Cole said that following the release of documents ahead of a court hearing on Friday (21 May), there had been a number of “inaccuracies” in the way the case was reported. In a new statement, he moved to dispel claims that were “not open to debate or interpretation”.
One of these claims concerned a business named Fame Ventures, to which Football Index paid £9.0m in “support fees” in its 2020 accounts.
Cole said that while a business currently known as Fame Ventures lists only himself as a director and has no bank account, this was not the business being paid. Rather, this refers to the business now known as Index Labs, which according to Companies House filings changed its name from Fame Ventures in December 2019.
Index Labs is the parent company of Football Index and, as it performed work on the operator’s platform, Cole says it is “where the bulk of technical costs are incurred”.
Cole – who stepped down as Football Index chief executive in December 2020 – then revealed that the amount he had received from all businesses in the BetIndex group was £236,692 over the six years since its launch. However, he said he also received full repayment of a zero-interest loan he gave to the business, the size of which was not disclosed.
In addition, the Football Index founder clarified that the business had not paid any dividends to shareholders at any point in its history. While documents related to the business made frequent reference to dividends, these referred to a form of winnings on the platform, paid out when a footballer makes an achievement such as scoring a goal, not shareholder dividends.
“Over the last five years we have seen an incredibly loyal customer following, who truly believed in our unique concept and were passionate about seeing the business succeed,” Cole said. “The staff and management of Football Index are to a man, and woman, devastated by what has happened to those customers and understand the resentment, loss and anger that has occurred.”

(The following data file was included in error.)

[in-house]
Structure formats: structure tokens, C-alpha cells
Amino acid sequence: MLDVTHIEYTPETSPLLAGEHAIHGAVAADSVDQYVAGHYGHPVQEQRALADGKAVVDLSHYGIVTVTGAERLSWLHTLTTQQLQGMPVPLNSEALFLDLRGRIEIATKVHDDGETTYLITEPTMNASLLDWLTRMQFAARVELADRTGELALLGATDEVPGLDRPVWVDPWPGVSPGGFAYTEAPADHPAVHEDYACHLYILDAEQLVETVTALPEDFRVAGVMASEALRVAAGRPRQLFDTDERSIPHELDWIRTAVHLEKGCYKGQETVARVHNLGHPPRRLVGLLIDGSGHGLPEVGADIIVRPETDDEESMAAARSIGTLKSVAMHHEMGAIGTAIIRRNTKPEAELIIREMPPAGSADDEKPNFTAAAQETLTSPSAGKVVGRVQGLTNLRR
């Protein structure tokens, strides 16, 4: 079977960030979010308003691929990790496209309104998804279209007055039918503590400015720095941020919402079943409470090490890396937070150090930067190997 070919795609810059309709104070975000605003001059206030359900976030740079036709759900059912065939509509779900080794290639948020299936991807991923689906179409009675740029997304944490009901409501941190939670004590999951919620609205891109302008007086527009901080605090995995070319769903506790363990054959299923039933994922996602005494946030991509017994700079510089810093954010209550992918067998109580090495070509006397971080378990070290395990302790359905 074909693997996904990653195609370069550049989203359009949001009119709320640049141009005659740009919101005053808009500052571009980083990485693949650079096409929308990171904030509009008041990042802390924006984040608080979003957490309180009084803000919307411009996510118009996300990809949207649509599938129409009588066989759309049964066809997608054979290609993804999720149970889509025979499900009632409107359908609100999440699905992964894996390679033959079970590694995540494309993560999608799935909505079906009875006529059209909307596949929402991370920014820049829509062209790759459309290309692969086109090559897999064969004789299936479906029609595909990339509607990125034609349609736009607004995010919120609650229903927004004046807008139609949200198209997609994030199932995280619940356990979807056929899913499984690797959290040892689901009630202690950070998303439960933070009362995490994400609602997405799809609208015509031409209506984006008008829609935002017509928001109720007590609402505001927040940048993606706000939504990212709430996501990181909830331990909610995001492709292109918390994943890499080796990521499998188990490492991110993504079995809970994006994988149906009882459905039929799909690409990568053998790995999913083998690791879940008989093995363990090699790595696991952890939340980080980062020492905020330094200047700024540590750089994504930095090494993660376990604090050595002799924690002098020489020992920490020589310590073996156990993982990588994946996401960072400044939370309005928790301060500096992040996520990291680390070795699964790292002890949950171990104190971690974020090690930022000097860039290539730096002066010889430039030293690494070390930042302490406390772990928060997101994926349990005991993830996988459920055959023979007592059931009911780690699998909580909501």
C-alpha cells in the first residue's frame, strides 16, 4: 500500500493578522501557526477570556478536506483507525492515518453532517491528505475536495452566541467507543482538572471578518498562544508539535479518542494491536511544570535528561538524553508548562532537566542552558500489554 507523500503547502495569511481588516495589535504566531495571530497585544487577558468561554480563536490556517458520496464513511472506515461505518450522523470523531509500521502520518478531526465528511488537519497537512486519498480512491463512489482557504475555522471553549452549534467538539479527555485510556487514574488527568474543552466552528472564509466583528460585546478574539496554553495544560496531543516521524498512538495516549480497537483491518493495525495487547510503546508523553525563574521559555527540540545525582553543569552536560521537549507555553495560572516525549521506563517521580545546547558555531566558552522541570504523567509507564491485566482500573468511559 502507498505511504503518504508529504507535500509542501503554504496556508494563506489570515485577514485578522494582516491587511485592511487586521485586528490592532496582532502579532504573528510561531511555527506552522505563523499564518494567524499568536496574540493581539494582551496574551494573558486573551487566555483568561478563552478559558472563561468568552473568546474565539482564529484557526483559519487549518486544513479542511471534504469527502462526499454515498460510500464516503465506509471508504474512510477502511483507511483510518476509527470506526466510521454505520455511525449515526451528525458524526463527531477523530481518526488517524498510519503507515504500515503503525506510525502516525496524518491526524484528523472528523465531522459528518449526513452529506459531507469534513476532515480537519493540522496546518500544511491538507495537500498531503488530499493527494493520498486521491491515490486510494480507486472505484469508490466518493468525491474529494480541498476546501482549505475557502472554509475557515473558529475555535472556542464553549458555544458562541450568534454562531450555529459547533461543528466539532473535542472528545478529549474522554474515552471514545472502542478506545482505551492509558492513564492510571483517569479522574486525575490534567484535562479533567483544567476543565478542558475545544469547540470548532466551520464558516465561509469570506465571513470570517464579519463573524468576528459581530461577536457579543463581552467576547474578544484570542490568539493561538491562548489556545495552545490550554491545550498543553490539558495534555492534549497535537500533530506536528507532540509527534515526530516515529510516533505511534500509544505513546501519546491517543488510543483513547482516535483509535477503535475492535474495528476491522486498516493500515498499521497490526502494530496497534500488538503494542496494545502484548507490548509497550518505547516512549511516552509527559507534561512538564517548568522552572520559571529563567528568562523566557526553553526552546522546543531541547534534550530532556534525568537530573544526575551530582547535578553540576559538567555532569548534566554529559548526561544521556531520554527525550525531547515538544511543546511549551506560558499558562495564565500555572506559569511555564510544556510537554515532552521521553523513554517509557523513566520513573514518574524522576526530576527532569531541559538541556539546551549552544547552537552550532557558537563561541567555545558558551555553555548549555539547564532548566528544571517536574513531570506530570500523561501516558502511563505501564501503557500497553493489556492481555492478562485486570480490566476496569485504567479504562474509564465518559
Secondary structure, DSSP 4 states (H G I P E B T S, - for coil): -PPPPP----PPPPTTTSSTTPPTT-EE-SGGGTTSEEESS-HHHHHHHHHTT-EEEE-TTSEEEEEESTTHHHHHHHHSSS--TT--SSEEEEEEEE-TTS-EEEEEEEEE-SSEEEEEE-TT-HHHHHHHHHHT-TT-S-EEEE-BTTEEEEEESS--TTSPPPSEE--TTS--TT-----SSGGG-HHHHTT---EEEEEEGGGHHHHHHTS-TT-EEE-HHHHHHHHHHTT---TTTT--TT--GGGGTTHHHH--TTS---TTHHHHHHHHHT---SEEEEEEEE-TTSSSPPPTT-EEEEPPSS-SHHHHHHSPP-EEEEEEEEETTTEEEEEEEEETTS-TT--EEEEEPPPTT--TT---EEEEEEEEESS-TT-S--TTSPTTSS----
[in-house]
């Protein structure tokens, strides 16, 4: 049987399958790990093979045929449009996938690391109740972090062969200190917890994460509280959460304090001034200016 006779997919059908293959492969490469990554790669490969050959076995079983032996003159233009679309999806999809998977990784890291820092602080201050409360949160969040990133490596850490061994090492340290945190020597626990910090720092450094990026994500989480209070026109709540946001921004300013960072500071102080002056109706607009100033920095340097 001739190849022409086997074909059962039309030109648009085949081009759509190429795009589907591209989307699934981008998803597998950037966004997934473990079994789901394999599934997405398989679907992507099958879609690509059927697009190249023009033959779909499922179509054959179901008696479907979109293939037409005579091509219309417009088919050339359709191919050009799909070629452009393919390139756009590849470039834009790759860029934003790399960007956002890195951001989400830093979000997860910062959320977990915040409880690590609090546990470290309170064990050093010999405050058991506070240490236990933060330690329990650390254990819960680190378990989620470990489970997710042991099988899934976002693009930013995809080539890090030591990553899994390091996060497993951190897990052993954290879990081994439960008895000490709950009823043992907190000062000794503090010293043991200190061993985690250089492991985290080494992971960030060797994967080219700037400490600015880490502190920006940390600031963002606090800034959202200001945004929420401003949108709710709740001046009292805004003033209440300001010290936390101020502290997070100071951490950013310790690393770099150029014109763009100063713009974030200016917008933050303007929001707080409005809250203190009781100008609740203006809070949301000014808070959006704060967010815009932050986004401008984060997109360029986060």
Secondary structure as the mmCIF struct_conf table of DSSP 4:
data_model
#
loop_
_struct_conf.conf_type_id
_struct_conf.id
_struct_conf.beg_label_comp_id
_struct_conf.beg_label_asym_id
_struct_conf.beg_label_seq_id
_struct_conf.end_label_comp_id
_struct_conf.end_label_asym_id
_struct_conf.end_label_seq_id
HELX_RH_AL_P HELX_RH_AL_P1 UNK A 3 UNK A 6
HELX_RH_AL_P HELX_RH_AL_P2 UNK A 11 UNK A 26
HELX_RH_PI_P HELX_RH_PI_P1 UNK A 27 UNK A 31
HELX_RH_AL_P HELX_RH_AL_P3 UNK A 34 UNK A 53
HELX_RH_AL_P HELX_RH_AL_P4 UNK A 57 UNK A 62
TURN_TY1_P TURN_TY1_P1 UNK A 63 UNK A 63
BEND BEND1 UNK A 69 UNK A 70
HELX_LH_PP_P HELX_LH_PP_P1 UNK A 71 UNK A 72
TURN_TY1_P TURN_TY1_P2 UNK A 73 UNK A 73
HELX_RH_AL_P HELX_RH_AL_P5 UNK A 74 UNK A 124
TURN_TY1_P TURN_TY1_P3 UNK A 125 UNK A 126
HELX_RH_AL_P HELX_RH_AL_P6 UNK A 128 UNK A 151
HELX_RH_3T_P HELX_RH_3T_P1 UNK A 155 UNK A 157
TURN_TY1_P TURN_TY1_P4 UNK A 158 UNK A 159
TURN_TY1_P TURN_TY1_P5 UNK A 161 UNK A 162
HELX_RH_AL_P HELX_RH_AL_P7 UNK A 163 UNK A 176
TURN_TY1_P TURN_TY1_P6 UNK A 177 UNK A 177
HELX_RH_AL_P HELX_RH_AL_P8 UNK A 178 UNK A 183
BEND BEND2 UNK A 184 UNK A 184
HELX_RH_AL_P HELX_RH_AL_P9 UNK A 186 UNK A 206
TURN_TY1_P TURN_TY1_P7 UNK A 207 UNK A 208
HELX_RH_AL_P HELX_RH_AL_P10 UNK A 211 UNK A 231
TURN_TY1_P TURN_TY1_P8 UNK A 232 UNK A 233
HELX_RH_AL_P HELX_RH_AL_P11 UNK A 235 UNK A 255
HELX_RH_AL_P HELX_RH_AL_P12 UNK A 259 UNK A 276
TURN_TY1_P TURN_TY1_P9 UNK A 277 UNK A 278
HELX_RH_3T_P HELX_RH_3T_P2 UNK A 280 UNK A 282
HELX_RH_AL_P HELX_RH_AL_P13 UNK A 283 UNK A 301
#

Cole added that if there was any misconduct on directors’ behalf, administrators Begbies Traynor would investigate it.
“All we can do as a team right now is fight for the best outcome for those customers,” Cole said. “As officers of the court, the administrators are duty bound to provide a thorough investigation of the conduct of directors of the company and the events that led to the administration of BetIndex.”
The documents in question were released ahead of a court hearing to determine how funds in BetIndex’s £4.5m player protection account should be allocated. The funds are intended to cover money held in player accounts, but the administrators asked a High Court judge to determine a cut-off date for winnings, as these would continue to accrue if a date was not selected, eventually bringing the account into deficit.
The judge, Robin Vos, ultimately postponed his decision, but said his ruling should come by the end of next week (4 June).
BetIndex entered administration on the night of 11 March, and had its licence suspended by the Gambling Commission at the same time. This followed a change to the operator’s dividend structure on 8 March that BetIndex said was necessary to keep the business running.
However, documents released last week show the business was already taking steps to enter administration after agreeing to do so at a 5 March board meeting, even though the platform reopened and took bets following the dividend change.
Further documents released showed that BetIndex directors hope to relaunch the Football Index brand, as part of a company voluntary arrangement (CVA), with customers who are owed funds receiving a 50% equity stake in the new business if they approve the deal. Administrators said this was possible as “the underlying business model is attractive to customers and financially sustainable” and added that “the directors consider that there is a real prospect” of the operator being relicensed.
After Football Index’s collapse, the government Department of Digital, Culture, Media and Sport (DCMS) announced an inquiry into how the operator failed, after pressure from groups such as the All-Party Parliamentary Group on Gambling-Related Harm.
This investigation will look into not only the business itself, but also whether more could have been done by the Gambling Commission, which revealed that it had been investigating Football Index for almost a year, but opted not to suspend the operator’s licence, partly due to concerns that doing so would have only accelerated its collapse.